When it comes to backyard landscape design, the phrase, “business in the front, party in the back” applies.
Although we don’t want to compare your yard to a mullet haircut, the back of your yard – and for that matter, any part of your property that doesn’t face the street – is where you can use a more casual approach to landscape design and plans.
Consider backyard areas to be a blank canvas for exploring garden projects or even creating multiple hardscapes where little plant life (and maintenance) is needed. While the front yard landscaping typically adheres to the same architectural style as the back of your home, backyards can be anything you want them to be.
When drawing up plans for the landscape design of your backyard, size and topography are the most important considerations.
If your backyard is large and flat with few trees, perhaps you’d love to sod or sow it with a low-maintenance groundcover such as Bermuda grass and then focus on small gardening projects closer to your house structure. (Potted geraniums are perfect for summer spice and pansies are fabulous for fall flair.) A flat, open space can be divided into zones and assigned a purpose (i.e., summer vegetable garden, sitting area with bench, natural flower patch, English garden with hedge, etc. If too many pesky pine trees and their trails of cones and straw are getting in the way of your visions for a backyard full of flowering shrubs and full-sun perennial flowers, remember you can always cut down old trees and plant new ones.
If your backyard is on a hill, fencing and retaining walls can be great additions to your landscape plan. Embankments above retaining walls make great spaces for beautiful spreaders such as liriope, which stays green in the winter and sprouts purple buds in the spring.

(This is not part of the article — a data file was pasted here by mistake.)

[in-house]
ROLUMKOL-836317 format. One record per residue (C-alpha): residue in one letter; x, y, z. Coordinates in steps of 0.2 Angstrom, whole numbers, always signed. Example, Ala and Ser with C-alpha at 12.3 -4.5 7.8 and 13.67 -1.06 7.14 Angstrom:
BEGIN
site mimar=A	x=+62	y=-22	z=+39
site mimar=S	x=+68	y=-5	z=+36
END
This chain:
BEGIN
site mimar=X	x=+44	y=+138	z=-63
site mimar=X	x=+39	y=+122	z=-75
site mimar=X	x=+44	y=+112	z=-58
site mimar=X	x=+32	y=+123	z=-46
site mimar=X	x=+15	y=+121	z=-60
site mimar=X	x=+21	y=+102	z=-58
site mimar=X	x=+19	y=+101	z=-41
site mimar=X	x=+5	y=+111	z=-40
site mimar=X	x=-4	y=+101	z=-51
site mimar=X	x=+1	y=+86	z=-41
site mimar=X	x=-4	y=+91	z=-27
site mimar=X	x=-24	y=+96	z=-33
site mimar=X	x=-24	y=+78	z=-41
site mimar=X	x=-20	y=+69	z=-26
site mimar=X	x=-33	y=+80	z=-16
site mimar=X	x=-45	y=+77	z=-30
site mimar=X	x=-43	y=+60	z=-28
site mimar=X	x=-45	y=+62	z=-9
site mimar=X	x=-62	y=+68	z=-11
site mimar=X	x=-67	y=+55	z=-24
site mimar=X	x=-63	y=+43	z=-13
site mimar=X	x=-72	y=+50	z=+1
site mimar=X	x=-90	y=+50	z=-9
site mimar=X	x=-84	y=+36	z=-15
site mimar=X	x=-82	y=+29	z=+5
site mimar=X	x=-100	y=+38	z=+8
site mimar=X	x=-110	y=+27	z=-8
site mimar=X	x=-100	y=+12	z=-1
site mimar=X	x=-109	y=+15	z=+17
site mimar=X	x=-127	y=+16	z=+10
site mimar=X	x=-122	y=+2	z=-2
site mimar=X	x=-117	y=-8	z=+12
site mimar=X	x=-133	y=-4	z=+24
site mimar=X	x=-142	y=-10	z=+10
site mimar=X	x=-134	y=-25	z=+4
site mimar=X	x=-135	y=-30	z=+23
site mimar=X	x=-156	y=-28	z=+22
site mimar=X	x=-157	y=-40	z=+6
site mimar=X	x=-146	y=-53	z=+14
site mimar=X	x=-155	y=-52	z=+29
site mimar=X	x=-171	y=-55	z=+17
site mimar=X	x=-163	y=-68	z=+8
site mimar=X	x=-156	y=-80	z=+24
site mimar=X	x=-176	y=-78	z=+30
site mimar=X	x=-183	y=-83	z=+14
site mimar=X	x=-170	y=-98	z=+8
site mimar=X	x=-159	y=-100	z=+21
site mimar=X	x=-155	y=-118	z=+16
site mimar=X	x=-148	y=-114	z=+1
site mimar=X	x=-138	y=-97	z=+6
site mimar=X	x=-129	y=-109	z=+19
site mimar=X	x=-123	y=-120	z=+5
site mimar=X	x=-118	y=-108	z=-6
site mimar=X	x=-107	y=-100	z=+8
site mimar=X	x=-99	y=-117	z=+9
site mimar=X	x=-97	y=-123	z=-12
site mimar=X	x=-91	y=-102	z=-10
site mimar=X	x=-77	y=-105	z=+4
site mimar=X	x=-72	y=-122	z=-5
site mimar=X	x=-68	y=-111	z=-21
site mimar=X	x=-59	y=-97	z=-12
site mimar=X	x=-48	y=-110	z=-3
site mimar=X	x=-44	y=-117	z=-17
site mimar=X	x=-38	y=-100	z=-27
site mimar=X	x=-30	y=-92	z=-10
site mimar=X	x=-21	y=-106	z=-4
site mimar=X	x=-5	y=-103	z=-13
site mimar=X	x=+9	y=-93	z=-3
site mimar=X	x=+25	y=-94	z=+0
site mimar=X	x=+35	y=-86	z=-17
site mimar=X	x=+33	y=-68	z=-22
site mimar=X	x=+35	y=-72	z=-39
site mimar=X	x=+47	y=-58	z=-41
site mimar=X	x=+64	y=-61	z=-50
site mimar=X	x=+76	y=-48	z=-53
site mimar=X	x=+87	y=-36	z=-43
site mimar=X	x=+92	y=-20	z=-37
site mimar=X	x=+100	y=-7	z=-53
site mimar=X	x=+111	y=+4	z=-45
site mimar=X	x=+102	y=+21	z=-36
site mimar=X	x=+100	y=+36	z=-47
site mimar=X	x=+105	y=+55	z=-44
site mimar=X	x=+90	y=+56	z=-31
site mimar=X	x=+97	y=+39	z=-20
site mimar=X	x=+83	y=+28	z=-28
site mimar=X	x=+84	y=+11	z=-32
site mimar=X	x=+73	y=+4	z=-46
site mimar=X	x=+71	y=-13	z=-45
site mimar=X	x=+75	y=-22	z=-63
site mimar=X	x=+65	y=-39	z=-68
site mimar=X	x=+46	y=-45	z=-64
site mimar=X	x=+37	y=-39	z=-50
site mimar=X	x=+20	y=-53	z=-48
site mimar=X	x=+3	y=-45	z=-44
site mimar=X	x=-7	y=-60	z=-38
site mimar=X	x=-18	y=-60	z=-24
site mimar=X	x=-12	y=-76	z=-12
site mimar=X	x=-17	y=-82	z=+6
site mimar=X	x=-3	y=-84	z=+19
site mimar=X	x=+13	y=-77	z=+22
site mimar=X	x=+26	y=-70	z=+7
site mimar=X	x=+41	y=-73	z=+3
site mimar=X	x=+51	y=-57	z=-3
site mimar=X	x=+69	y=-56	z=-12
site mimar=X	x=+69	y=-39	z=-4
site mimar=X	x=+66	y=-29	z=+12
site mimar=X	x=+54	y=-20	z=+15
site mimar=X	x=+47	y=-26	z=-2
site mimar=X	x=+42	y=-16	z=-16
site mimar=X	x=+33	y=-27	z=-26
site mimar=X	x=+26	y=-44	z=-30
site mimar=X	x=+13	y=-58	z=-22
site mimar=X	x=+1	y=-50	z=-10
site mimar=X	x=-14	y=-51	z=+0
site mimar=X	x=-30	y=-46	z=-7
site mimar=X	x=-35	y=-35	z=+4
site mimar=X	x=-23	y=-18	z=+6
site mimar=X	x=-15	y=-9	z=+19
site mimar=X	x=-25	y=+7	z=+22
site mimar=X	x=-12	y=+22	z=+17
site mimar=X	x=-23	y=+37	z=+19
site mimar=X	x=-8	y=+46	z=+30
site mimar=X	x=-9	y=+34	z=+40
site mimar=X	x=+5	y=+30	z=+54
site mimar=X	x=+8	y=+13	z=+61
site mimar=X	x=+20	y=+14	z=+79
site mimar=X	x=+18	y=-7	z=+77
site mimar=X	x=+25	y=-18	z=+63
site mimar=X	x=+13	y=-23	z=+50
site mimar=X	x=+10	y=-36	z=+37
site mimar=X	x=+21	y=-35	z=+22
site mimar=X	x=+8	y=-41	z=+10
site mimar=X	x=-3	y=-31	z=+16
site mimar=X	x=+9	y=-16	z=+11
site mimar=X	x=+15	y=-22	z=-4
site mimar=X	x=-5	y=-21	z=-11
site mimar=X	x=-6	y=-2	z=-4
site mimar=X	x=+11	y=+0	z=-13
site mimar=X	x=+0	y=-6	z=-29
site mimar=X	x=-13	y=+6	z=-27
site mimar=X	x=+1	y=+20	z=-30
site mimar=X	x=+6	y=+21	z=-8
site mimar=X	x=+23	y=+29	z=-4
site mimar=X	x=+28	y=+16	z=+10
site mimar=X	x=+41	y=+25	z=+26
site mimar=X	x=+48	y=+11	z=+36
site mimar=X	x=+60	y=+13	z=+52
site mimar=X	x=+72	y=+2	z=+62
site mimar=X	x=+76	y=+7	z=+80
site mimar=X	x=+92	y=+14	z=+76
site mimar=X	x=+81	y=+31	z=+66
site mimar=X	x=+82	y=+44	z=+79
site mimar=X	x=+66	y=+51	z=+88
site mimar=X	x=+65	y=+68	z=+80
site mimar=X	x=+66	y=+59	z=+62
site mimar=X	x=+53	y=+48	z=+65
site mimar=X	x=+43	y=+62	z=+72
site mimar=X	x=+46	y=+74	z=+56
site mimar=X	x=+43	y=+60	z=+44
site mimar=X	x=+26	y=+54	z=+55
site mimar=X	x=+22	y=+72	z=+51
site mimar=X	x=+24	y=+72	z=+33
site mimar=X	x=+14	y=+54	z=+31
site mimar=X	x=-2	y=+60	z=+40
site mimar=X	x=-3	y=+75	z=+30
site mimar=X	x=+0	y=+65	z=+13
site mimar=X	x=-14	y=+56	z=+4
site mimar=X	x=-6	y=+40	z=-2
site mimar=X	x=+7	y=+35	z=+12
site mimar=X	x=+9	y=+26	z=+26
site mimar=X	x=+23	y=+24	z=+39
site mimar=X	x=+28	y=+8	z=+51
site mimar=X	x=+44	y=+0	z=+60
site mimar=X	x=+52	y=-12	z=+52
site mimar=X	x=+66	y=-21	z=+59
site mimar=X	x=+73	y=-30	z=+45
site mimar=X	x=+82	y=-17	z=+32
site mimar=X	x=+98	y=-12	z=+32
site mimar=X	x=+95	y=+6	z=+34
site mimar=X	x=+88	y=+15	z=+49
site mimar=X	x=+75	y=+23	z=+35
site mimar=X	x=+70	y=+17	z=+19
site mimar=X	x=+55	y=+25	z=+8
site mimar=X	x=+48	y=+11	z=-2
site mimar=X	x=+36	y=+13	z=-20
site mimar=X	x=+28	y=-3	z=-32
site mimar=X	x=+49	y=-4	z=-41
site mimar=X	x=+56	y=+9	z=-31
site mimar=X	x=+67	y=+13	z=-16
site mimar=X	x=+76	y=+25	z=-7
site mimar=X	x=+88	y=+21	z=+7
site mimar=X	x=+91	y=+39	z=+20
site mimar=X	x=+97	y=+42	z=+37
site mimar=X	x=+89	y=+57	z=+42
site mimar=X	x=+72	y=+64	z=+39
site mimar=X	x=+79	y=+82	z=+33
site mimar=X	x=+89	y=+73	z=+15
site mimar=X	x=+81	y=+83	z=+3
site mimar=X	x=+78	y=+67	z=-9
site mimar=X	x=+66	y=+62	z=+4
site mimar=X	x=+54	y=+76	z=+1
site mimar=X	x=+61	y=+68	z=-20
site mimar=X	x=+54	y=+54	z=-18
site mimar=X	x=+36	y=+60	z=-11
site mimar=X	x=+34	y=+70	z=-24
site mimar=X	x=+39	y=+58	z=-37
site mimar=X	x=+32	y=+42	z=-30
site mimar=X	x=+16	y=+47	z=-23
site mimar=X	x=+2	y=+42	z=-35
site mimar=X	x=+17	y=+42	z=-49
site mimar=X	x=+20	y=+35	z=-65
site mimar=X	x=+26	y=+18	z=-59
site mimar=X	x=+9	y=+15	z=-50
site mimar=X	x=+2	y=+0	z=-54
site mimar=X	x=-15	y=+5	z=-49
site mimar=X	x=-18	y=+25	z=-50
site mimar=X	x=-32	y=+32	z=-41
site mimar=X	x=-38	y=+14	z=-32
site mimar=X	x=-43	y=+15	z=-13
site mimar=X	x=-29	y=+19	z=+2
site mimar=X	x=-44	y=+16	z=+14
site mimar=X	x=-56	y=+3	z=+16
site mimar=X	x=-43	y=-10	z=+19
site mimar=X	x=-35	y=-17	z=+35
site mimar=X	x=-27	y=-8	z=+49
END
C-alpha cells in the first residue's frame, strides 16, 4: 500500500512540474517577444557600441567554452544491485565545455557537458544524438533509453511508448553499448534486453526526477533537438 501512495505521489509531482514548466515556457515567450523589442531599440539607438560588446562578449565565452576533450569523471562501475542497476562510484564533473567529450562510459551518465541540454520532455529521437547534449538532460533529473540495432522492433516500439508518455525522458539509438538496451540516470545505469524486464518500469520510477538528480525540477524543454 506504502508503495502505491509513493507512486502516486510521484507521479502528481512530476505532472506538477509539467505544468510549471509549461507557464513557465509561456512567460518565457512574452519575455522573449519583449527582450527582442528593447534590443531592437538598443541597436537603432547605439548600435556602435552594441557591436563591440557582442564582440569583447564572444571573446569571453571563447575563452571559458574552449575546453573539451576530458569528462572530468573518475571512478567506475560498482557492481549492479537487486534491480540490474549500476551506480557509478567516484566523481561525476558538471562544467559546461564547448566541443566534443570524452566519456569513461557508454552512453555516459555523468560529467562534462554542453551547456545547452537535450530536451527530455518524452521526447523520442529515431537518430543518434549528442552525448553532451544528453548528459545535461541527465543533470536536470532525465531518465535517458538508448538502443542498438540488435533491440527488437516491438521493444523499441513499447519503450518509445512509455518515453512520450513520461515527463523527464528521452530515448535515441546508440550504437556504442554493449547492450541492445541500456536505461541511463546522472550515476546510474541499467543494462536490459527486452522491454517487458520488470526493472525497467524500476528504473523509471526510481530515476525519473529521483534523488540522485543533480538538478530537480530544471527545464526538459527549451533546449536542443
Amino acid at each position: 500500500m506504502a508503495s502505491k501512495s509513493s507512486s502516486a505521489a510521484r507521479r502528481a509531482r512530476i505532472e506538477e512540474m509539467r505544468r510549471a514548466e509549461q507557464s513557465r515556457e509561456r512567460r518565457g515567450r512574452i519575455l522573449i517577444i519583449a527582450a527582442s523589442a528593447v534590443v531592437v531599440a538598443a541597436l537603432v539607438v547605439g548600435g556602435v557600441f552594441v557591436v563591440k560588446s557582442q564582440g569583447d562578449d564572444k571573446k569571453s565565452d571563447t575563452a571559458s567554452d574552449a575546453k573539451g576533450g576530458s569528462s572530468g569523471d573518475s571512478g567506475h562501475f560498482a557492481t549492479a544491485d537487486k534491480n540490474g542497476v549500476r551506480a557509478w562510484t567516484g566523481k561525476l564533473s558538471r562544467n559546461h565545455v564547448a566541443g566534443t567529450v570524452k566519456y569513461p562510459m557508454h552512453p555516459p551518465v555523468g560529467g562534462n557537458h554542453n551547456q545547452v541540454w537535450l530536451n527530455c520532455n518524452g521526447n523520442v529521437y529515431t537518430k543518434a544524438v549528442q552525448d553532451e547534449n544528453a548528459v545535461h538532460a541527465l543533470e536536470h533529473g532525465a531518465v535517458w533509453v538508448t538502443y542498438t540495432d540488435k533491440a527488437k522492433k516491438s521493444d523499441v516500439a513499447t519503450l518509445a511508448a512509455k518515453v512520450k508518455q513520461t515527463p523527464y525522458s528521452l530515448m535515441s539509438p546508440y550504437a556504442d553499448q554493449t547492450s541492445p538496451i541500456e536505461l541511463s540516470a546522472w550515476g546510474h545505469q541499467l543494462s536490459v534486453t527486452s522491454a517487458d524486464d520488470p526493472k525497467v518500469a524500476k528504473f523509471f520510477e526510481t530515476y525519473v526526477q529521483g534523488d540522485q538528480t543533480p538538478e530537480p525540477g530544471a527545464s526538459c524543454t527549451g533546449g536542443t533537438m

For rocky terrain, flowers that enjoy the company of pebbles and stones work best. Try dianthus or alyssum for rocky soil areas. For drier terrain, hardy shrubs such as bee brush and flame honeysuckle can be your best friends.
Small backyard spaces can be manicured so beautifully (if looking for inspiration, just keep in mind what city dwellers do with tiny rooftop and balcony spaces) that size truly doesn’t matter. You may create a strip of grass surrounded by pencil hollies or a fence draped in ivy or simply fill every available inch with your favorite annuals. Or perhaps you’d rather go natural with stonework and pavers and sprinkles of violets? Either way, a small backyard can be a big asset!
It’s true that “anything goes” in backyard landscape design. Don’t be afraid to try new ideas in your backyard. Just remember that your backyard is part of your home’s overall curb appeal, even if it isn’t in view to every car or jogger passing by. Have fun, but keep it pretty.